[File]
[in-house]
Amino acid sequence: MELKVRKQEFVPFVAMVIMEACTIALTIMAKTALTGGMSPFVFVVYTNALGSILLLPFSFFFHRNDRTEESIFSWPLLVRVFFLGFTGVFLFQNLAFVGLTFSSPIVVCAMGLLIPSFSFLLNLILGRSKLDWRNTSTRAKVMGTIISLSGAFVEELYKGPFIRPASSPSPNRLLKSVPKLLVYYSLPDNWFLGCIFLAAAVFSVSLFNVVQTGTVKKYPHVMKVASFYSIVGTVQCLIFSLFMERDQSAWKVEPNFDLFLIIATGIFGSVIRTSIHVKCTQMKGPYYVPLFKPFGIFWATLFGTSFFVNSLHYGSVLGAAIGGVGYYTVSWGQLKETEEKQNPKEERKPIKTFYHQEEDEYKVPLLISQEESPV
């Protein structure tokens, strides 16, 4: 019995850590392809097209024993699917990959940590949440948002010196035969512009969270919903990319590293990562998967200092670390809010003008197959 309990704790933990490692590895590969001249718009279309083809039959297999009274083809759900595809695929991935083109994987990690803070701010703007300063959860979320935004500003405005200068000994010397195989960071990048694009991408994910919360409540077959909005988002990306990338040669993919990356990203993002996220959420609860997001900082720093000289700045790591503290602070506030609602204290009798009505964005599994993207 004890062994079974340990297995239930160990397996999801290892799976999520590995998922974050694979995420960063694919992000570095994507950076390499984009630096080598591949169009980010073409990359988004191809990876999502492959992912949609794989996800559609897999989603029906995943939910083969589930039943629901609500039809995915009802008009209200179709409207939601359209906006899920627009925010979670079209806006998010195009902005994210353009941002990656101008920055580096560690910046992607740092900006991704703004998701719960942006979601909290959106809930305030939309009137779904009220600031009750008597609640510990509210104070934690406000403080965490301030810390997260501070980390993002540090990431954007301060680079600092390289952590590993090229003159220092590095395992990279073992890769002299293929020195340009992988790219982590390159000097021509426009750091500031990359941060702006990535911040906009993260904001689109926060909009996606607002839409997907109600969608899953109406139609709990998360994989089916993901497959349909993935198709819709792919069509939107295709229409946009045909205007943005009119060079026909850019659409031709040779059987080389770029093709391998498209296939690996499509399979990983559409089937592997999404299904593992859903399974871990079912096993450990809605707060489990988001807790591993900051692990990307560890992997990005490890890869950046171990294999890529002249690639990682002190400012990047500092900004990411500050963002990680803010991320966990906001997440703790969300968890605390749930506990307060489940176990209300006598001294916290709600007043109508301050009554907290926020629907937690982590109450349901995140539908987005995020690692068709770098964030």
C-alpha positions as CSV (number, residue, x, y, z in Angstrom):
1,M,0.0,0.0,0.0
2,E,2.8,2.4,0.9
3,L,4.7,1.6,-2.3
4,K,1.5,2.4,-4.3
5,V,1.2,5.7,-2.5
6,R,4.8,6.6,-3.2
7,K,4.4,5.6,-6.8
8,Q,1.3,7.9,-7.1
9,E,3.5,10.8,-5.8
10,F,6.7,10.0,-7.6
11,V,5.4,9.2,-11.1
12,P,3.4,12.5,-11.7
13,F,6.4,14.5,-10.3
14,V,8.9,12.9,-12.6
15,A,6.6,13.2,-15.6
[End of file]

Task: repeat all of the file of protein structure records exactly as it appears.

[in-house]
Amino acid sequence: MELKVRKQEFVPFVAMVIMEACTIALTIMAKTALTGGMSPFVFVVYTNALGSILLLPFSFFFHRNDRTEESIFSWPLLVRVFFLGFTGVFLFQNLAFVGLTFSSPIVVCAMGLLIPSFSFLLNLILGRSKLDWRNTSTRAKVMGTIISLSGAFVEELYKGPFIRPASSPSPNRLLKSVPKLLVYYSLPDNWFLGCIFLAAAVFSVSLFNVVQTGTVKKYPHVMKVASFYSIVGTVQCLIFSLFMERDQSAWKVEPNFDLFLIIATGIFGSVIRTSIHVKCTQMKGPYYVPLFKPFGIFWATLFGTSFFVNSLHYGSVLGAAIGGVGYYTVSWGQLKETEEKQNPKEERKPIKTFYHQEEDEYKVPLLISQEESPV
């Protein structure tokens, strides 16, 4: 019995850590392809097209024993699917990959940590949440948002010196035969512009969270919903990319590293990562998967200092670390809010003008197959 309990704790933990490692590895590969001249718009279309083809039959297999009274083809759900595809695929991935083109994987990690803070701010703007300063959860979320935004500003405005200068000994010397195989960071990048694009991408994910919360409540077959909005988002990306990338040669993919990356990203993002996220959420609860997001900082720093000289700045790591503290602070506030609602204290009798009505964005599994993207 004890062994079974340990297995239930160990397996999801290892799976999520590995998922974050694979995420960063694919992000570095994507950076390499984009630096080598591949169009980010073409990359988004191809990876999502492959992912949609794989996800559609897999989603029906995943939910083969589930039943629901609500039809995915009802008009209200179709409207939601359209906006899920627009925010979670079209806006998010195009902005994210353009941002990656101008920055580096560690910046992607740092900006991704703004998701719960942006979601909290959106809930305030939309009137779904009220600031009750008597609640510990509210104070934690406000403080965490301030810390997260501070980390993002540090990431954007301060680079600092390289952590590993090229003159220092590095395992990279073992890769002299293929020195340009992988790219982590390159000097021509426009750091500031990359941060702006990535911040906009993260904001689109926060909009996606607002839409997907109600969608899953109406139609709990998360994989089916993901497959349909993935198709819709792919069509939107295709229409946009045909205007943005009119060079026909850019659409031709040779059987080389770029093709391998498209296939690996499509399979990983559409089937592997999404299904593992859903399974871990079912096993450990809605707060489990988001807790591993900051692990990307560890992997990005490890890869950046171990294999890529002249690639990682002190400012990047500092900004990411500050963002990680803010991320966990906001997440703790969300968890605390749930506990307060489940176990209300006598001294916290709600007043109508301050009554907290926020629907937690982590109450349901995140539908987005995020690692068709770098964030």
C-alpha positions as CSV (number, residue, x, y, z in Angstrom):
1,M,0.0,0.0,0.0
2,E,2.8,2.4,0.9
3,L,4.7,1.6,-2.3
4,K,1.5,2.4,-4.3
5,V,1.2,5.7,-2.5
6,R,4.8,6.6,-3.2
7,K,4.4,5.6,-6.8
8,Q,1.3,7.9,-7.1
9,E,3.5,10.8,-5.8
10,F,6.7,10.0,-7.6
11,V,5.4,9.2,-11.1
12,P,3.4,12.5,-11.7
13,F,6.4,14.5,-10.3
14,V,8.9,12.9,-12.6
15,A,6.6,13.2,-15.6